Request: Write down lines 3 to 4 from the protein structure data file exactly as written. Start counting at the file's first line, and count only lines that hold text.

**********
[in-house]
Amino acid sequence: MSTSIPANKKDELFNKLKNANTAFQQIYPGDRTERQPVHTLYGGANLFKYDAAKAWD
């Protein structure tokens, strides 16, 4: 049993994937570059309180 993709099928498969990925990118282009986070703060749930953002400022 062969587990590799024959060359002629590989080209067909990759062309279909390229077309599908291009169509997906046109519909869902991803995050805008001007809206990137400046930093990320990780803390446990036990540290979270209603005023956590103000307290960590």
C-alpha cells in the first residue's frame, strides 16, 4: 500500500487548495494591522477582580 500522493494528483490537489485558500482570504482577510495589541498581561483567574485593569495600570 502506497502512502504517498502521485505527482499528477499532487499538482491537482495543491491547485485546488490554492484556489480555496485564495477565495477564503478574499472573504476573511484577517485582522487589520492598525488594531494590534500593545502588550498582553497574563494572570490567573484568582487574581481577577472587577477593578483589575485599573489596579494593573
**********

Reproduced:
């Protein structure tokens, strides 16, 4: 049993994937570059309180 993709099928498969990925990118282009986070703060749930953002400022 062969587990590799024959060359002629590989080209067909990759062309279909390229077309599908291009169509997906046109519909869902991803995050805008001007809206990137400046930093990320990780803390446990036990540290979270209603005023956590103000307290960590």
C-alpha cells in the first residue's frame, strides 16, 4: 500500500487548495494591522477582580 500522493494528483490537489485558500482570504482577510495589541498581561483567574485593569495600570 502506497502512502504517498502521485505527482499528477499532487499538482491537482495543491491547485485546488490554492484556489480555496485564495477565495477564503478574499472573504476573511484577517485582522487589520492598525488594531494590534500593545502588550498582553497574563494572570490567573484568582487574581481577577472587577477593578483589575485599573489596579494593573